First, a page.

You want to, or have to, lead a change initiative in your organisation. It maybe because of a new software integration, a restructure or the implementation of a new process. Or it could be a plan for returning to the office and adopting your strategy for the 'new-normal'.
It doesn’t matter what the catalyst for change, our reality is that a system of work is only as effective as the people who use it; and a change plan is only as effective as the people leading it and responding to it. The key to leading effective change is adopting a nurturing approach, one where you create an environment that supports the required change, and provides your people with the best opportunity to understand, buy in to, and adopt the required change. So, do we want our people to feel as though they are being forced to change, or do we create the conditions where, as much as practical, people will feel like they want to change, or at the least, are open to the idea of change? The answer is obvious, and there are four key steps that are critical for ensuring your change event has the best chance of immediate uptake by the majority, and sustainable success; Alignment, Exposure, Saving Face and Benefits.
Ensure the relevance of your change event by aligning it against your strategy. If it's a company-wide change, then it needs to align with the organisational strategy, down to a team change being aligned with your team or functional plan. Ensure it adds value to the achievement of strategy and objectives. Change for the sake of change is wasted energy and will kill personal and organisational credibility quickly. The other axis of alignment is that of the leadership team. As the leader you will be watched very closely; does your behaviour match what you are asking your team or workforce to do? If not you are undermining the initiative from the outset. Your thinking, feeling and behaviour in respect to the new way of being has to be absolutely aligned; as too your leadership group if it is a group wide change event. Finally, the leadership team themselves have to find a place of alignment between each other. Individual leader commitment in their own division, branch or team is good; however it is equally important for the leadership team to embody the change together, and know implicitly as well as explicitly what they each have to do to contribute to this new way of being. If this isn't happening then you can think of the leadership team as being like an airliner with one out of the four engines facing the wrong way. It will hamper your efforts.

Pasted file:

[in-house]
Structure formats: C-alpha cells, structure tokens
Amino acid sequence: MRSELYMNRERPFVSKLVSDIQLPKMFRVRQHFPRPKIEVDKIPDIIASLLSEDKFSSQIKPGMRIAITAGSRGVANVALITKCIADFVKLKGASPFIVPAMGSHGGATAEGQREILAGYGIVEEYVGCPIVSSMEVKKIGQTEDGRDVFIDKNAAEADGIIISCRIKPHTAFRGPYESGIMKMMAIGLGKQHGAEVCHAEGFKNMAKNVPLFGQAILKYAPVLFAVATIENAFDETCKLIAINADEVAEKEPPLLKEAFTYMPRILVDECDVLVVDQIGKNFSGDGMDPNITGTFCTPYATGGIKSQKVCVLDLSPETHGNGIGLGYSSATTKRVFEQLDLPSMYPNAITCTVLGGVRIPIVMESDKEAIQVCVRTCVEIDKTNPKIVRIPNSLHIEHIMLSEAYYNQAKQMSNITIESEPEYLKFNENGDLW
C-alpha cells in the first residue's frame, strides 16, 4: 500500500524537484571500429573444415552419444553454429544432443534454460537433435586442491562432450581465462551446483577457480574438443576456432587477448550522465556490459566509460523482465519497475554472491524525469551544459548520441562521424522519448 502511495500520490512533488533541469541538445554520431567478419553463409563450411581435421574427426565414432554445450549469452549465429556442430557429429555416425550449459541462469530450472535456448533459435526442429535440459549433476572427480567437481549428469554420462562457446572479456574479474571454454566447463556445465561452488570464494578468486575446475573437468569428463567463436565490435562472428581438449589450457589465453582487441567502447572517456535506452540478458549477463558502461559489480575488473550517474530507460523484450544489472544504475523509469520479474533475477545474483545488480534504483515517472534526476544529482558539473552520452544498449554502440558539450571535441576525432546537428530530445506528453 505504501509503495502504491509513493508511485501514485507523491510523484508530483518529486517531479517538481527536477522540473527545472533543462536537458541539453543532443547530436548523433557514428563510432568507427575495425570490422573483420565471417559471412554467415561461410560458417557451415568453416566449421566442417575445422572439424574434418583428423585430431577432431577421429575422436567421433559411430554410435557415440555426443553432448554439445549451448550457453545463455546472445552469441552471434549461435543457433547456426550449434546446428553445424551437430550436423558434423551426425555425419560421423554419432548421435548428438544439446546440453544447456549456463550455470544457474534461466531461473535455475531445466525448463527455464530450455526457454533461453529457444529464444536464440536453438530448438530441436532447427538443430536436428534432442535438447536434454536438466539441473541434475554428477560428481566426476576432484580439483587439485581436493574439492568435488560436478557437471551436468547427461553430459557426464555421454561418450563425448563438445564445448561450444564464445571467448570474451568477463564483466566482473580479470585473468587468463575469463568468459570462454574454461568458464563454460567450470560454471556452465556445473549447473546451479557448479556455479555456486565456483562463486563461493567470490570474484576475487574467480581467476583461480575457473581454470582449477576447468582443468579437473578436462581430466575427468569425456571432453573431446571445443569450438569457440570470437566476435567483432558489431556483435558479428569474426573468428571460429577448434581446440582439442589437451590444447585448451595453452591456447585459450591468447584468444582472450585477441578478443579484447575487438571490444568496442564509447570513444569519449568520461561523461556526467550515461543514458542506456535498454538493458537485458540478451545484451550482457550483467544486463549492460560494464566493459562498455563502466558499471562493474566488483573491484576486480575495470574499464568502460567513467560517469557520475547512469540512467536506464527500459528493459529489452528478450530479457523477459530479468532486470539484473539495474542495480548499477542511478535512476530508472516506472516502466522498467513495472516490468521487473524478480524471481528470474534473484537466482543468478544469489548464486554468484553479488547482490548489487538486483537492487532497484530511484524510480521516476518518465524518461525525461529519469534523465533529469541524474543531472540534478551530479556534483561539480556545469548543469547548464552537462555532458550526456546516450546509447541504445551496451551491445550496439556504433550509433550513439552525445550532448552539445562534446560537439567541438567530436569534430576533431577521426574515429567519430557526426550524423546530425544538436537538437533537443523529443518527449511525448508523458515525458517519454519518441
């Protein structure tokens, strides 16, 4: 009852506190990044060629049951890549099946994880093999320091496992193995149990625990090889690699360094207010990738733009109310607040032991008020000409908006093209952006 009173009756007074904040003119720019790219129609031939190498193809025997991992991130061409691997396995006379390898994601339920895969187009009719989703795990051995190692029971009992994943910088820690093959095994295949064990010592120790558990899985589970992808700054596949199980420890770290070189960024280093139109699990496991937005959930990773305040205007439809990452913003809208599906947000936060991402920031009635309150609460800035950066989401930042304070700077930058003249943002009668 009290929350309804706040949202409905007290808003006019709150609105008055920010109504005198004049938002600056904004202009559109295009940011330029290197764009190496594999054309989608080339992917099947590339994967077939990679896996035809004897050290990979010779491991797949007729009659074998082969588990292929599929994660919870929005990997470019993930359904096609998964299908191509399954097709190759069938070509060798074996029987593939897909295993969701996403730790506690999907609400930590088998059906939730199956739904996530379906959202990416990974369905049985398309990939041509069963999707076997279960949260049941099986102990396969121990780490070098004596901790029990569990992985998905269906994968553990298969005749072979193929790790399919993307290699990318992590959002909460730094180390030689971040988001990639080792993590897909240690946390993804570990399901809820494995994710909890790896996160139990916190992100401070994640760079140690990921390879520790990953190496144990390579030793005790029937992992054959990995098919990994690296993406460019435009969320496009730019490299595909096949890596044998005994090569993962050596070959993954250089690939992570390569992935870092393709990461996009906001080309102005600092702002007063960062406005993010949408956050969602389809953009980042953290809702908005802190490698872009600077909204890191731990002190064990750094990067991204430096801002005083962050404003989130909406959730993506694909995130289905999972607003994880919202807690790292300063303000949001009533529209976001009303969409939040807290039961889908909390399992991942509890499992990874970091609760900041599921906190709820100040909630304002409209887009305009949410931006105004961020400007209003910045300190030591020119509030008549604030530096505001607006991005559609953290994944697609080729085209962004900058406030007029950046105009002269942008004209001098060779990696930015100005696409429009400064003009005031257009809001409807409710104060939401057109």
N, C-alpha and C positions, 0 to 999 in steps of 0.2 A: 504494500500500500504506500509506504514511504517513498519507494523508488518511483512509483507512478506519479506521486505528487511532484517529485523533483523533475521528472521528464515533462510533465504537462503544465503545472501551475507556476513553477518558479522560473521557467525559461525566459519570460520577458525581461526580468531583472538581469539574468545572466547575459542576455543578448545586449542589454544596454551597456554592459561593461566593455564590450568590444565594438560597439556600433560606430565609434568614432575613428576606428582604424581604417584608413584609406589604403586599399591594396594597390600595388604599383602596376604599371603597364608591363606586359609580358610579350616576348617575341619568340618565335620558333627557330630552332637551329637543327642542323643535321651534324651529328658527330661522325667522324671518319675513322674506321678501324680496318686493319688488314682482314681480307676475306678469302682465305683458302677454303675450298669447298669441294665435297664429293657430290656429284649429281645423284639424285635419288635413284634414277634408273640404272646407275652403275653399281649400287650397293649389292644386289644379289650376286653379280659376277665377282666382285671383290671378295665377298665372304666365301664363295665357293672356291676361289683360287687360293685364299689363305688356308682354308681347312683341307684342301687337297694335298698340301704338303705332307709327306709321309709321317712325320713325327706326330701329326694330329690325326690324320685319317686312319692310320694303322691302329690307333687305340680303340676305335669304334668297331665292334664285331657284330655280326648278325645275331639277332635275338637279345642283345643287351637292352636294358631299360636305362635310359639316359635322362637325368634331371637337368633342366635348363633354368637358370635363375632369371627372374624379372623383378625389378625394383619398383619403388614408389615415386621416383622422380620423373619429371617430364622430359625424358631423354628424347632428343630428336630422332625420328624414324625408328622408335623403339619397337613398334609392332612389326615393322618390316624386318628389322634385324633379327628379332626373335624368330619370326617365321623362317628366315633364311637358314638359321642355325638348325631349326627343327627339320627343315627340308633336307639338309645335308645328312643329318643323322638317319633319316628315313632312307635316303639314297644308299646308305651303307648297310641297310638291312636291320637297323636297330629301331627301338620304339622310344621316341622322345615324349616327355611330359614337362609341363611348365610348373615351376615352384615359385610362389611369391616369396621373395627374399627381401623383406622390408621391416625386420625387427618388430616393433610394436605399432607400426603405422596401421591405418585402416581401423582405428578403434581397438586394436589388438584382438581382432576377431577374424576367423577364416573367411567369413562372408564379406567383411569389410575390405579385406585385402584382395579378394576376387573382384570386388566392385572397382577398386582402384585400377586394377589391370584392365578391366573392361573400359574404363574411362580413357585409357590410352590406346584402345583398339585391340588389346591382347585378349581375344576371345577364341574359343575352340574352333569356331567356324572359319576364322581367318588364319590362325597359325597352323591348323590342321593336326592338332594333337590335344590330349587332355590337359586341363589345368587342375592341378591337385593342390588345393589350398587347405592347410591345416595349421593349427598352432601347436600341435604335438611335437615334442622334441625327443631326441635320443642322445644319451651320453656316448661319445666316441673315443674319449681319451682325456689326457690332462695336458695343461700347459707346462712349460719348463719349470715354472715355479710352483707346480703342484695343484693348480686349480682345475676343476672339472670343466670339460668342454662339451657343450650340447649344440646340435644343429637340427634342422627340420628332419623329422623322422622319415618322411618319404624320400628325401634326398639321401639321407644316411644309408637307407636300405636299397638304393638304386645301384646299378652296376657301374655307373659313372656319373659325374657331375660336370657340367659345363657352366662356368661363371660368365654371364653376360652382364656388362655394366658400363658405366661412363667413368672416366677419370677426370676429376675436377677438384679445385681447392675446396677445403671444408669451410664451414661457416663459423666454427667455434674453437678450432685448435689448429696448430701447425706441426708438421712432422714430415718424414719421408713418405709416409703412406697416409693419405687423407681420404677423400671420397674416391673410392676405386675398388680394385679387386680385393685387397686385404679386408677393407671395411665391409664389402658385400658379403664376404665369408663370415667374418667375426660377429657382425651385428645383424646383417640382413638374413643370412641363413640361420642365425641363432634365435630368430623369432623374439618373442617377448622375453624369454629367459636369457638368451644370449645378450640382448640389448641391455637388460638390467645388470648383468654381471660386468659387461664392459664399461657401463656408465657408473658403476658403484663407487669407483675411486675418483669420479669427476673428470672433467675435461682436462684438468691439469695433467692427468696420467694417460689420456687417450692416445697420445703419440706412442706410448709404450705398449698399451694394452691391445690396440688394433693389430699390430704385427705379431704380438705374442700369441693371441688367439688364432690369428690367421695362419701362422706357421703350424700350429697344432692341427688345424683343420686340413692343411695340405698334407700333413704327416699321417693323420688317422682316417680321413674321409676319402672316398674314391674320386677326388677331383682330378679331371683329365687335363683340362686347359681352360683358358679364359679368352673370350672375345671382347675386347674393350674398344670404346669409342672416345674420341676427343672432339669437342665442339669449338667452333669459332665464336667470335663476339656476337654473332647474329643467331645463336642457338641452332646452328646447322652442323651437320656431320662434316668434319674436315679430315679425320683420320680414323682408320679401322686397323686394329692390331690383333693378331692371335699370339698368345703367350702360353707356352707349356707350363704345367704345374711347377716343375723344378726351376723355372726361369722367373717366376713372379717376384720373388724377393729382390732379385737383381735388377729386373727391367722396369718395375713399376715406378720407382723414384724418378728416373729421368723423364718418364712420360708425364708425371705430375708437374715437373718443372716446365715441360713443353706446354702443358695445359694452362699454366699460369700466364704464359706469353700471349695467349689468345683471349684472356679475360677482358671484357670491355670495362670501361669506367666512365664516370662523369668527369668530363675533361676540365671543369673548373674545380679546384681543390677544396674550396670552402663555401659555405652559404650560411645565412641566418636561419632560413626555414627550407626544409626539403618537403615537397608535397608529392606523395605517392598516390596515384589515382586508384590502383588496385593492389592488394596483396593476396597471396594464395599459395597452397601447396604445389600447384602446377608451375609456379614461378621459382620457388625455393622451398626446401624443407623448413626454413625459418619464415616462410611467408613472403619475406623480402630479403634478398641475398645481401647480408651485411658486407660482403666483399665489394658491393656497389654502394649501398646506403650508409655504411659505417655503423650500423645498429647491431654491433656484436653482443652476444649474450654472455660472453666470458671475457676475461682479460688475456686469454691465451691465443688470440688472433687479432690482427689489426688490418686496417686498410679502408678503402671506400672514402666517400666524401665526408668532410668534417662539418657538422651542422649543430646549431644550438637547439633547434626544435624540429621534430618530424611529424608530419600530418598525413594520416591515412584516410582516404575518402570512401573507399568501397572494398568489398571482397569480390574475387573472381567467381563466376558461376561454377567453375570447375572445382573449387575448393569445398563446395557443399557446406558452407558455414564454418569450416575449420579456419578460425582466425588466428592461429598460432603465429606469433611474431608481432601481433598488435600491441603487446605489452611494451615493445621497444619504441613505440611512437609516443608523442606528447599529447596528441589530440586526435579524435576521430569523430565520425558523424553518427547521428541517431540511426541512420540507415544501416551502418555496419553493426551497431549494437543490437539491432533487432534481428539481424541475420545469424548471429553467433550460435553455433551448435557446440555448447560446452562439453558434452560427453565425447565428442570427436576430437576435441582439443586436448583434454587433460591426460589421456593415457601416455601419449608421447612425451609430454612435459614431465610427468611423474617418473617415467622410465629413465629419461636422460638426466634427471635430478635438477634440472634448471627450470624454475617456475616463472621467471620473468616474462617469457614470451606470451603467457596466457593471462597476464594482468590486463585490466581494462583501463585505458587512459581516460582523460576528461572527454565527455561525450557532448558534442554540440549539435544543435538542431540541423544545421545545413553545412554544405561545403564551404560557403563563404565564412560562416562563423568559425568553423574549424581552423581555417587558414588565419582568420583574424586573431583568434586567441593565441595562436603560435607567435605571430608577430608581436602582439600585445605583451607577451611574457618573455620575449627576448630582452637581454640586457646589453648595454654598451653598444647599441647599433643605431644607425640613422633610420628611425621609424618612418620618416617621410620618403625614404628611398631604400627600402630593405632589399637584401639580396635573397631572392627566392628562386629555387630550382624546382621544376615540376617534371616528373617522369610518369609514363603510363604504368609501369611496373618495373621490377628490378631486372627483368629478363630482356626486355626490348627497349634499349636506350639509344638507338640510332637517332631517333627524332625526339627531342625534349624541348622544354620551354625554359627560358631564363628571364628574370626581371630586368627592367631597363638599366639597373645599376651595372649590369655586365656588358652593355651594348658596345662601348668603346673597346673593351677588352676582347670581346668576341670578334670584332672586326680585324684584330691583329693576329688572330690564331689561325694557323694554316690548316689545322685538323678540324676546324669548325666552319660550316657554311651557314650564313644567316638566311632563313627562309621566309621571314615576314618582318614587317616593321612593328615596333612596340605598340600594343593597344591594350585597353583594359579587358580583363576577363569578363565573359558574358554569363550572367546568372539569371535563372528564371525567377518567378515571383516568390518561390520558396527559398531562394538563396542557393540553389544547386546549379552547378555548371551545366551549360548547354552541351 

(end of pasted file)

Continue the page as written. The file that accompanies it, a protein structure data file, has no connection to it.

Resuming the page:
So some questions to ask yourself…
Think of anytime you’ve changed your mind in respect to something; whether you’ve quit smoking, switched brands of smart phone or decided to leave a company after a long time. You get the idea. The simple fact is that you had some help in making the switch…you were exposed to a new set of information. This information may have come from formal learning, but as we all know, most learning in life comes from our experiences in day to day life. So when thinking of change in an organisation, it is no different. We can ask someone to do something new, and if we force them from a behavioural perspective, then we will likely get a short term win. The new behaviour will be shown whilst the manager is around, however when left to their own devices chances are that the preferred behaviour will kick in. That’s simply because the thinking didn’t shift to match the behaviour, and lip service was paid to the new to way of working.
Now let’s not create any false illusions here; I’m not suggesting that we can shift the thinking of all employees, and there will be times where a change is absolutely necessary for productive work to continue - and so there is no choice but for change to occur. However the aim of any sustainable change event is to target the goal state of people 'wanting' to change. So your change event needs to be structured to do this…in other words we want to give everyone the opportunity to decide that the new way of being is something that they ‘want’ to do…not something they feel they ‘have’ to do.